My 4-Year Journey to Relieve Lower Back Pain: Discover What Worked for Me
When I was 29, I found myself coaching a client at 6 am in the winter. She was working on back bends, so I dropped down to demonstrate the movement. Stiff and cold from the early morning, I immediately regretted the decision; a tweak of pain informed me that I’d done damage.
Up until that point, I had never experienced lower back issues, but what followed was four frustrating years of trying to relieve lower back pain that permeated my every thought and action.
The anxiety would set in anytime I’d try a new movement or when I knew I’d be sitting a lot:
- “Will I be in pain all week because of X”
- “Will I have to stop working and find a new job?”
- “What will I be like in my 40s and beyond if I’m this broken at 30?”
I spent the next 4 years working with coaches, spending thousands of hours on research, and trying to get to the bottom of my own back pain, all in an effort to relieve lower back pain for myself and use this knowledge to help my clients.
I think the most frustrating aspect of dealing with back pain is the frustration itself, the missed opportunities to play with your kids, to enjoy a walk, or to simply live freely. Life is already filled with challenges, and this constant companion of discomfort is not making it any easier to relieve lower back pain.
The fundamental reason why so many people experience chronic back pain is due to your spine’s lack of variety and movement. But even the active among us often sit in an office chair for 8 hours a day. In research performed by Dr. Joan Vernikos for NASA,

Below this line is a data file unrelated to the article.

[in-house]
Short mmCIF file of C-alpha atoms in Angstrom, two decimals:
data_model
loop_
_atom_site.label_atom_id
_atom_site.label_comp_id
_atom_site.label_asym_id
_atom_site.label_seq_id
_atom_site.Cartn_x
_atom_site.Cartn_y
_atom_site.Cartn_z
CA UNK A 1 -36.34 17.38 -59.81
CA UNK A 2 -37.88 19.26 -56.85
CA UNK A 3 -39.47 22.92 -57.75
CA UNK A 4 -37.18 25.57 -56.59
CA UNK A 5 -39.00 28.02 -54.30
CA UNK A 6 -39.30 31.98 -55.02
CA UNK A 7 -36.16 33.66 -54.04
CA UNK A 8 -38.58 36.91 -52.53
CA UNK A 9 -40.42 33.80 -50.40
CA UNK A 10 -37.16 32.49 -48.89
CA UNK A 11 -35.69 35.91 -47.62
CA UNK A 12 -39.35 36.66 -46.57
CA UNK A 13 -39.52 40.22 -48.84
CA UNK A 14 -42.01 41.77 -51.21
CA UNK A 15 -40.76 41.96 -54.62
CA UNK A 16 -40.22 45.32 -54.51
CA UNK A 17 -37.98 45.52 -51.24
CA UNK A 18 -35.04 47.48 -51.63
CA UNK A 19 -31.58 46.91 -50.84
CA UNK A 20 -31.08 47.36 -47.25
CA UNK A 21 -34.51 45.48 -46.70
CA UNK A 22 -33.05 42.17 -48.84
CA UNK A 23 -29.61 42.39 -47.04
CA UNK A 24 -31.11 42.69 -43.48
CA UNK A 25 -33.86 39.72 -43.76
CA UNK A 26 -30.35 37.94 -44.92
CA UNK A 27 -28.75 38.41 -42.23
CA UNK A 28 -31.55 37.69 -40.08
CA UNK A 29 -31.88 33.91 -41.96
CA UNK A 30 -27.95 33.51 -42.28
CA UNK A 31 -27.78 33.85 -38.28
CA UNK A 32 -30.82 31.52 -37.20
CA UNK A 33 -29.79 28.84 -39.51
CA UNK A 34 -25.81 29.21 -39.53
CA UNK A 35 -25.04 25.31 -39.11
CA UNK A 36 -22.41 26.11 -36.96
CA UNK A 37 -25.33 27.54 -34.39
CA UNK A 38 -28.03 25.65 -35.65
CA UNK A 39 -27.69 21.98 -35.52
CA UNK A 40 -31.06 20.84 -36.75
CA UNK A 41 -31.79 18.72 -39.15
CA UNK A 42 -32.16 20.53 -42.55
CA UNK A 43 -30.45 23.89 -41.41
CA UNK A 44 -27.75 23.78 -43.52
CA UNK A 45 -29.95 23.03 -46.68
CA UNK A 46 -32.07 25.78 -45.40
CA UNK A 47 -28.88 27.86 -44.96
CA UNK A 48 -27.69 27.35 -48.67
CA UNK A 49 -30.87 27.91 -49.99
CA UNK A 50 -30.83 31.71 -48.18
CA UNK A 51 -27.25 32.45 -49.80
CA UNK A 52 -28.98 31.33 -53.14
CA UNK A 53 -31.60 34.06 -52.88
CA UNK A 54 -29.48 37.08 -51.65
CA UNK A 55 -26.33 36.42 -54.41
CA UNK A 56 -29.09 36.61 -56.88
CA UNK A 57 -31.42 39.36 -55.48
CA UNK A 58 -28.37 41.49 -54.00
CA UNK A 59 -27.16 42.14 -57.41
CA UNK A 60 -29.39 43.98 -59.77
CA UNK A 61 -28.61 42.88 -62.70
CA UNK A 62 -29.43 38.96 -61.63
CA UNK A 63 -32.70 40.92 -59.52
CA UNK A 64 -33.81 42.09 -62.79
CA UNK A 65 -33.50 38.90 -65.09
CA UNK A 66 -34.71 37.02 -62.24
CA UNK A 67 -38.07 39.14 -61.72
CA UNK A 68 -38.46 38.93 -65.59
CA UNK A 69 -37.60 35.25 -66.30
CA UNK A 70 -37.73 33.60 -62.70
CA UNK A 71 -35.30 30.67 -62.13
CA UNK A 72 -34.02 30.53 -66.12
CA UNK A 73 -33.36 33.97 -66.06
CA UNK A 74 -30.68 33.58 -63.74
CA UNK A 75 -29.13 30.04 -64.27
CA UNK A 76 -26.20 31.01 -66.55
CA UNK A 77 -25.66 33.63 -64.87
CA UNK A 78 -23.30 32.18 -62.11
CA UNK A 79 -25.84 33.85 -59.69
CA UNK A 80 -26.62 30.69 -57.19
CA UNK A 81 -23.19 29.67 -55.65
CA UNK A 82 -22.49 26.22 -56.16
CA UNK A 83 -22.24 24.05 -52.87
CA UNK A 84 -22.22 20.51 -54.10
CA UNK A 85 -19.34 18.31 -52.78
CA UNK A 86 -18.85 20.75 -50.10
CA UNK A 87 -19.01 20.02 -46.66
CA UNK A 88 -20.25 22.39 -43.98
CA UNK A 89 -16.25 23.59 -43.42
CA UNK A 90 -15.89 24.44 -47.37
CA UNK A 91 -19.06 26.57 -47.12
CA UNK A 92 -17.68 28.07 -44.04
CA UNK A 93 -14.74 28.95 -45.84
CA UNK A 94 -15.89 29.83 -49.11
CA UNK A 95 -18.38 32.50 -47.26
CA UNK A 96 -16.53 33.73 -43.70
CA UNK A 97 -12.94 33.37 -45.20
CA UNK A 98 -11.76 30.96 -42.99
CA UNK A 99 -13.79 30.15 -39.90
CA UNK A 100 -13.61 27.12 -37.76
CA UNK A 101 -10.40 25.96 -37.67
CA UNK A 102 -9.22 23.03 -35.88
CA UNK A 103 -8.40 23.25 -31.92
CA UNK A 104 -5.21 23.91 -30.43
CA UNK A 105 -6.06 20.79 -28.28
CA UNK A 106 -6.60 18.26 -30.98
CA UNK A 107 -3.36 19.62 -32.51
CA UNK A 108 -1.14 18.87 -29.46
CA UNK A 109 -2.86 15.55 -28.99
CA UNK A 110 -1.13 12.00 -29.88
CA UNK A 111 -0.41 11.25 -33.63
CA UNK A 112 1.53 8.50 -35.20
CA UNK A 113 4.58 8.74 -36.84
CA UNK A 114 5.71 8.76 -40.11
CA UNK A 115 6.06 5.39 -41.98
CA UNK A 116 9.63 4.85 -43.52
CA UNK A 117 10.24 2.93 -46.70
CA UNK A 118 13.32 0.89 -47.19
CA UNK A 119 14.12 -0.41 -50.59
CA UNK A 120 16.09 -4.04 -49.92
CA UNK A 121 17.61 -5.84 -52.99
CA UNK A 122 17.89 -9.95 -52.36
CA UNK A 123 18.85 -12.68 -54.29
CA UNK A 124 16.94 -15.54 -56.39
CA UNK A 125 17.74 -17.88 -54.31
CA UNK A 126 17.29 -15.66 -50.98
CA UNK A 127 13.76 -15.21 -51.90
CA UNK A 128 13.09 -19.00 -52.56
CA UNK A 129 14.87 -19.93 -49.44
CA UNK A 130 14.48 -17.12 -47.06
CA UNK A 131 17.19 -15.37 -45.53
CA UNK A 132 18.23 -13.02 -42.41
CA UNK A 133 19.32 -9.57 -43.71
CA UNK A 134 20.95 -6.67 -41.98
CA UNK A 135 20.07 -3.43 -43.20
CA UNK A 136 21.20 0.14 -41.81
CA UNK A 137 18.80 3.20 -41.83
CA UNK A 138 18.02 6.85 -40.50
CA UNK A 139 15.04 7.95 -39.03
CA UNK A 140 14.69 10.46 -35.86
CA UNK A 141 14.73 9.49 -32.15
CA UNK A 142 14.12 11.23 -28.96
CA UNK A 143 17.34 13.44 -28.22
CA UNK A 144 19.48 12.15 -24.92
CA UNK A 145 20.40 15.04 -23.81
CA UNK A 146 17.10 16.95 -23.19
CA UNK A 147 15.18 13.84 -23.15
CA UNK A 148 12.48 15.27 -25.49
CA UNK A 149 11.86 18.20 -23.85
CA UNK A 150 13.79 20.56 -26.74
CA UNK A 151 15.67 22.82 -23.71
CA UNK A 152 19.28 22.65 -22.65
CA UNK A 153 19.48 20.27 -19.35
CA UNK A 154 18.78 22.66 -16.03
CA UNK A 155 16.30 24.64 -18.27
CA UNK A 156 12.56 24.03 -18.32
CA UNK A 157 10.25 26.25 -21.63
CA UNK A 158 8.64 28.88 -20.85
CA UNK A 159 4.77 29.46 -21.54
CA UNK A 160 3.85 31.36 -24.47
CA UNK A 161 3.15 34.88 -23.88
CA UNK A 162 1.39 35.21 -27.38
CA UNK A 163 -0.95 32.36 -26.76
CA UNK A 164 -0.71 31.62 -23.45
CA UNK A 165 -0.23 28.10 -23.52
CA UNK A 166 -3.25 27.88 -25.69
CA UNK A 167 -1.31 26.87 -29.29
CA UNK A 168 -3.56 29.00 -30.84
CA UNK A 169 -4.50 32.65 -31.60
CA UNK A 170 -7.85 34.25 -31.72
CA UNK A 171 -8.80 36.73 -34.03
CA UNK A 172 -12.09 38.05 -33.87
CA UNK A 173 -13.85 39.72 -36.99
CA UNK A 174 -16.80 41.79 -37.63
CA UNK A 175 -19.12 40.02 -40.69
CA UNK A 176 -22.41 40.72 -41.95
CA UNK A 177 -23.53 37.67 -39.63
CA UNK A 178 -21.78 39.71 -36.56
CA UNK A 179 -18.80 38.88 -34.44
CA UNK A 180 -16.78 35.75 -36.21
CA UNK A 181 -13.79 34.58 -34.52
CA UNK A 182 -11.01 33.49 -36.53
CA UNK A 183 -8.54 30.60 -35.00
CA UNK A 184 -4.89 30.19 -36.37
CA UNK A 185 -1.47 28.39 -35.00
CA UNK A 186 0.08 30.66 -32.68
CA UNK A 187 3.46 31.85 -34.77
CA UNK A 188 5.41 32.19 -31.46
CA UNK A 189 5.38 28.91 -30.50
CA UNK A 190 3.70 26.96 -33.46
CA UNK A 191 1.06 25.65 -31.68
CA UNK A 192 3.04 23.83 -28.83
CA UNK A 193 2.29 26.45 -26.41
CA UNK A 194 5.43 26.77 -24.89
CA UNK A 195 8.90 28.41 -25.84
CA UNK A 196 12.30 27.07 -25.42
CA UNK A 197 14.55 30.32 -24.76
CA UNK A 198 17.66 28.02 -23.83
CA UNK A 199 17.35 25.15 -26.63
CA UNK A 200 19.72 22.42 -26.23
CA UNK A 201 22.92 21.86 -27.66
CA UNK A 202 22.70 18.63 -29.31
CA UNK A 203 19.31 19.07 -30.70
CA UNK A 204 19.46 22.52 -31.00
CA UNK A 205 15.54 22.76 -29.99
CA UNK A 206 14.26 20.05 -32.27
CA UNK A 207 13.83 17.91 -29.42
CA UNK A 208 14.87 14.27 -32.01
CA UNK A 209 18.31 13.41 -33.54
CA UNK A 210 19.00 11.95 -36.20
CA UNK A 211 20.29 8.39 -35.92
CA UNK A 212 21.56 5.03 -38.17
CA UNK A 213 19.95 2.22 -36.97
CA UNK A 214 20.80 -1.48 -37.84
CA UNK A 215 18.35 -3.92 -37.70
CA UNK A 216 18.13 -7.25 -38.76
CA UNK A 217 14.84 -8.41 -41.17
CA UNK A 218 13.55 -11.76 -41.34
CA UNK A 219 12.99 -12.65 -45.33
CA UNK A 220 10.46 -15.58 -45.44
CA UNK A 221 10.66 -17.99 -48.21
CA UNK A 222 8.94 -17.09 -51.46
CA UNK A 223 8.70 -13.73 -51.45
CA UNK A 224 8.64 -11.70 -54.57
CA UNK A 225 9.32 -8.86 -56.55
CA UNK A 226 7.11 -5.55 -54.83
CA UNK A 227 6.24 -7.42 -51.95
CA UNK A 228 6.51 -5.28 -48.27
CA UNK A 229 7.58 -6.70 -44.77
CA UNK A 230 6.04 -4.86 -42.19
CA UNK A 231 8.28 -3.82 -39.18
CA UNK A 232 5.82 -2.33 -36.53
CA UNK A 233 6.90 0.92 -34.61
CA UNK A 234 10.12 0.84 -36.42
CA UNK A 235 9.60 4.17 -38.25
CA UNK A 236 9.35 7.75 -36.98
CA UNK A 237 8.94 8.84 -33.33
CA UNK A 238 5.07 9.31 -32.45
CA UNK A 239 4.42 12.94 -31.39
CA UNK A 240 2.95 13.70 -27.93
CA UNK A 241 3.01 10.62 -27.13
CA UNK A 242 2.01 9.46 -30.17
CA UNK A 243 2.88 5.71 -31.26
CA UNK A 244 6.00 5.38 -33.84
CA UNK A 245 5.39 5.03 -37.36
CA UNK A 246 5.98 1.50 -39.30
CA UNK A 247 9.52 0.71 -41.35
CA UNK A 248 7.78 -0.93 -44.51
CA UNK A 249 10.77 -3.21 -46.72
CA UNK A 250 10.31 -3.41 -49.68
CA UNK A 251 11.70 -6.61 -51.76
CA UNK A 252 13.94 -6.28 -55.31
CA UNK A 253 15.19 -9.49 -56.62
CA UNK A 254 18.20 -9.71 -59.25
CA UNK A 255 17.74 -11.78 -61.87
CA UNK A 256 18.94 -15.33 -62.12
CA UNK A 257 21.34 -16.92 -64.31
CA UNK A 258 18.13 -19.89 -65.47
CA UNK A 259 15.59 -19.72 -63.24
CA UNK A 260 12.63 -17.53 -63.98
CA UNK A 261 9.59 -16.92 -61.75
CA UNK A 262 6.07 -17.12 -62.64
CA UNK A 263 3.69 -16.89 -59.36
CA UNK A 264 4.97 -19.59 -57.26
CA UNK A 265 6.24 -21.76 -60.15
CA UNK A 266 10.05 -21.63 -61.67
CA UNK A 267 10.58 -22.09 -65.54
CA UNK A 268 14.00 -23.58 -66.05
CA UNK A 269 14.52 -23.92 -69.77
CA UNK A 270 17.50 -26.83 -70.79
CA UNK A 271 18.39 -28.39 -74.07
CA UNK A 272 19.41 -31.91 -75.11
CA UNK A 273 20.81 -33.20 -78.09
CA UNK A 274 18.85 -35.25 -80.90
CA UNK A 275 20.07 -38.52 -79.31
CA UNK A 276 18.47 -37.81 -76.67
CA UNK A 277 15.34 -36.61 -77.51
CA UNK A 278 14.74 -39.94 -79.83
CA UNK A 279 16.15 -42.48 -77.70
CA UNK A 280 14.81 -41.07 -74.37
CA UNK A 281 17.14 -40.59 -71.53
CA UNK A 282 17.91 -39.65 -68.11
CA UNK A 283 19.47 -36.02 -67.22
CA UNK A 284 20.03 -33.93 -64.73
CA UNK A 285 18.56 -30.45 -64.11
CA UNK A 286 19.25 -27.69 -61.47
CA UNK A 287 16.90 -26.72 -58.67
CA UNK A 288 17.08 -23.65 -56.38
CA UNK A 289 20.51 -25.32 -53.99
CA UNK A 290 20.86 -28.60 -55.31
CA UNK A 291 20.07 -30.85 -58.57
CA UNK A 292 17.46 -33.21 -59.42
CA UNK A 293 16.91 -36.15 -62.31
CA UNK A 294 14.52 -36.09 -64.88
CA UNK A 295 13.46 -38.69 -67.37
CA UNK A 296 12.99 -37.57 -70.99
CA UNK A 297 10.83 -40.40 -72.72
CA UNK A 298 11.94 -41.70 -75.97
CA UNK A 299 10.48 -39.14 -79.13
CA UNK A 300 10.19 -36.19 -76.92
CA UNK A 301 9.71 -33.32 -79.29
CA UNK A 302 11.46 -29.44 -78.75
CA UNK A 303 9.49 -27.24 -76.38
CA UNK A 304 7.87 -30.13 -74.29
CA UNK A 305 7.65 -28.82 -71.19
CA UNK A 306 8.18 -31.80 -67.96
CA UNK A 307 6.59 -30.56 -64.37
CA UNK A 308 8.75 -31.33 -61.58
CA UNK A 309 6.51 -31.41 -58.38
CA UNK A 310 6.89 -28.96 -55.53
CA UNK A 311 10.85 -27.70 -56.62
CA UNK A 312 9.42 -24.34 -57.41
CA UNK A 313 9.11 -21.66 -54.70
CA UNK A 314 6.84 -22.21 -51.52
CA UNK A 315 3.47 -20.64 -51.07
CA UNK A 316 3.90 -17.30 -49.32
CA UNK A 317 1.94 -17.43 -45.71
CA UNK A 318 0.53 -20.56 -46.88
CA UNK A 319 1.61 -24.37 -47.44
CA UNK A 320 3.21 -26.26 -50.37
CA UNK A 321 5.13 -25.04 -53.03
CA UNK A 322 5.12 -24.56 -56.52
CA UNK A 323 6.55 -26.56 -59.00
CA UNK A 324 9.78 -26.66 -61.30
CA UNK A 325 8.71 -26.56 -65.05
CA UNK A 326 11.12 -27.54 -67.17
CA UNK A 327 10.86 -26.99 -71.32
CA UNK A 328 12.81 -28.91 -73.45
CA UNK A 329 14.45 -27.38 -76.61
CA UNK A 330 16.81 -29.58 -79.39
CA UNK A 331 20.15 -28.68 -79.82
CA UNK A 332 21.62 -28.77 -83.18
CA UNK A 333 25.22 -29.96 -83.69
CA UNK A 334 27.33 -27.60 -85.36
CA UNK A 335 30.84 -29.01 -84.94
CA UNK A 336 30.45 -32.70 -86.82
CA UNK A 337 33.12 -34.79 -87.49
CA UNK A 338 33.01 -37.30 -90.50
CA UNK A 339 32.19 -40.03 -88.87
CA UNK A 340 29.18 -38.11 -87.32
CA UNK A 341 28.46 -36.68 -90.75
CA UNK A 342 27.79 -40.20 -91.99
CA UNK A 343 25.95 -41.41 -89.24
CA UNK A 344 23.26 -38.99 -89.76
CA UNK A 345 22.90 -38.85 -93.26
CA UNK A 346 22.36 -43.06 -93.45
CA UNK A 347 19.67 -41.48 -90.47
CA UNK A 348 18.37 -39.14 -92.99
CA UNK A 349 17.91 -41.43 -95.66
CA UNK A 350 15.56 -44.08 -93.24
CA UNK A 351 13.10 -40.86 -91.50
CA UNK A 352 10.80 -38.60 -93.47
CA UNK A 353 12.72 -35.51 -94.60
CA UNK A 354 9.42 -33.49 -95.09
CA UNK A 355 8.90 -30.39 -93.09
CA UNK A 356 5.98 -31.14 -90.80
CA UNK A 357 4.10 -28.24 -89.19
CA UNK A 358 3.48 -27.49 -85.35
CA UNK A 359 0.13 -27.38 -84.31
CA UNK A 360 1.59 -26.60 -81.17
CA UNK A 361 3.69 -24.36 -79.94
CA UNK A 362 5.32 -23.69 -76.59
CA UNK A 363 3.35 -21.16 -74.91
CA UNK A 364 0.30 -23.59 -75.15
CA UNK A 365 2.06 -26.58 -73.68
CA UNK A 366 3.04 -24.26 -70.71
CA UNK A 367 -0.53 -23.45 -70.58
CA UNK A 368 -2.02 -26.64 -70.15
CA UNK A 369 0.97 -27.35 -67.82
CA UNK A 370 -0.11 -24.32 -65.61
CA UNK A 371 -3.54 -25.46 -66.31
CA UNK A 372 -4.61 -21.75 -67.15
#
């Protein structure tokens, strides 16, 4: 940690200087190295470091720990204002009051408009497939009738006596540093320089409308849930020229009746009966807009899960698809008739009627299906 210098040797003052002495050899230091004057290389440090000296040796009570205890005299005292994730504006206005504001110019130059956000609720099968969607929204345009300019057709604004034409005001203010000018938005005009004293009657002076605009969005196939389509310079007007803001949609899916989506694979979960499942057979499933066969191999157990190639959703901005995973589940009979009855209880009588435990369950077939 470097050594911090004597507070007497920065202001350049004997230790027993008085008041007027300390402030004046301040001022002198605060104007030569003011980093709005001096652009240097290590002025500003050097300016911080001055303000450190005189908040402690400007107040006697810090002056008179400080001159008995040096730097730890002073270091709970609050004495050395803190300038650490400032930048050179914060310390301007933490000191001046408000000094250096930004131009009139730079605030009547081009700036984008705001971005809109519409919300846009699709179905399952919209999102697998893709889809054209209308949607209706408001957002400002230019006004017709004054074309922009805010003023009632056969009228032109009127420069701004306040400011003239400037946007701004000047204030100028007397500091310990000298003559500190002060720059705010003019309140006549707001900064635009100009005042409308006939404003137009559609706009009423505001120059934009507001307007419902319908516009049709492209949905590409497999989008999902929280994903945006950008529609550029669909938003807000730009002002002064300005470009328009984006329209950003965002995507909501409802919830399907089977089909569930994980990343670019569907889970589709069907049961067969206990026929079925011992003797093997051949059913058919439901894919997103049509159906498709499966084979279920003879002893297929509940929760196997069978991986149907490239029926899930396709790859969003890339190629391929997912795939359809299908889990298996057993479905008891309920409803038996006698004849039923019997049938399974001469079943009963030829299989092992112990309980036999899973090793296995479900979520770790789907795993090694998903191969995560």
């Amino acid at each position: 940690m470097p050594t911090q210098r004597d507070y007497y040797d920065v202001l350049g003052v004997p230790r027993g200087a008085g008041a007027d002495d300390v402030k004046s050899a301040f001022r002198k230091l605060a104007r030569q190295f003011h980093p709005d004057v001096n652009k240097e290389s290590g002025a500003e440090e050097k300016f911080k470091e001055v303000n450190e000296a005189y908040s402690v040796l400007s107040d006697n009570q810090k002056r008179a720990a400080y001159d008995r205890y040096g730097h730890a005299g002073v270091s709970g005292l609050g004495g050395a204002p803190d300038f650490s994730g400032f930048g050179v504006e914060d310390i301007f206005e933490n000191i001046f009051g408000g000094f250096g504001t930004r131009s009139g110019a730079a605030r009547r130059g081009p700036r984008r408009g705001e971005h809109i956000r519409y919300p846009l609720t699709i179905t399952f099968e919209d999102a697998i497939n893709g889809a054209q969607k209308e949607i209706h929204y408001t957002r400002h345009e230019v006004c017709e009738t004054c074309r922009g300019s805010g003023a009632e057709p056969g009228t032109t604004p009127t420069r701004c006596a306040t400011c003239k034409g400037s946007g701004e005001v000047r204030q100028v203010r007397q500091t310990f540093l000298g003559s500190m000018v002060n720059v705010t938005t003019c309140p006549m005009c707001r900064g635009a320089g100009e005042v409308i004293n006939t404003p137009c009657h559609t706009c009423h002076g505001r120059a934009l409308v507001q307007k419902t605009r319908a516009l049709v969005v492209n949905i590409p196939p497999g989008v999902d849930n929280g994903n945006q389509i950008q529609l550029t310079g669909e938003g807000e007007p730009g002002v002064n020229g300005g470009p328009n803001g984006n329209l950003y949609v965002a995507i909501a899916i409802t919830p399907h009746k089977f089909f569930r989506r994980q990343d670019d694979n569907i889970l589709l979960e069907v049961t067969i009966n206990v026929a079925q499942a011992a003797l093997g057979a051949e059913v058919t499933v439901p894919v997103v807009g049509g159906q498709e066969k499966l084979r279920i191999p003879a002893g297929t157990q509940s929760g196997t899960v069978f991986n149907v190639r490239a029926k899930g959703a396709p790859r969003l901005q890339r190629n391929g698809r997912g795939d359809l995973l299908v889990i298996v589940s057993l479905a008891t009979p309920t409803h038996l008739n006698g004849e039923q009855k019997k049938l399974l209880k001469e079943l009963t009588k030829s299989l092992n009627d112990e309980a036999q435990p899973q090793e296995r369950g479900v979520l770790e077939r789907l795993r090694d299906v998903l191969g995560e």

it was observed that stagnation, staying in the same position for long periods of time, came with a myriad of health consequences. It can lead to blood pressure fluctuations, decreased heart function, and skeletal dysfunction, among other implications.
– Dr. Kelly Starrett
Let’s dive into what’s worked for me and my clients to relieve lower back pain.
Step 1: Prioritise Movement Throughout Your Day
The key is to start small. I mean really small. Stand up every hour, stretch a little, take a short walk, or do a couple of back exercises. Consistency is your best friend here. It’s not about making huge changes overnight but about incorporating small bits of movement into your everyday life.
A simple rule is for every 60 minutes you sit, walk for 2.
Step 2: Change Posture throughout the day
This transformed my back pain. If I sit for 8 hours today, I will have an achy back.
Now I change my posture throughout the day.
I have a standing desk, which I can adjust to sit and then I also sit on the floor and work on my coffee table.
Step 3: Understand Rate of Perceived Symptom (RPS)
This idea, proposed by Joe Gambino on my podcast, is crucial for rehabbing an injury. If pain from a flare-up is 4/10 or below and improves within 48 hours, you are on track with your recovery. If it’s higher or takes longer than 48 hours, the program might be too challenging, or a specific movement is aggravating the issue.
Step 4: Customized Exercise Routine to Relieve Lower Back Pain
View pain and injury as signs of weakness in your body. Avoiding movements may seem logical, but it makes the body weaker and more injury-prone.
A customized exercise routine designed to relieve lower back pain meets you where you are at and helps you build strength and mobility safely.
Step 5: Seek Professional Guidance
Navigating through this alone is hard. Having an expert to guide you through flare-ups, pain, and the responses to exercise can be invaluable.
Remember, your current pain and injury don’t have to be forever, especially if you take action to change your patterns and behaviors. Movement, when done correctly based on your physical condition and limitations, is always a good idea when it comes to relieving lower back pain.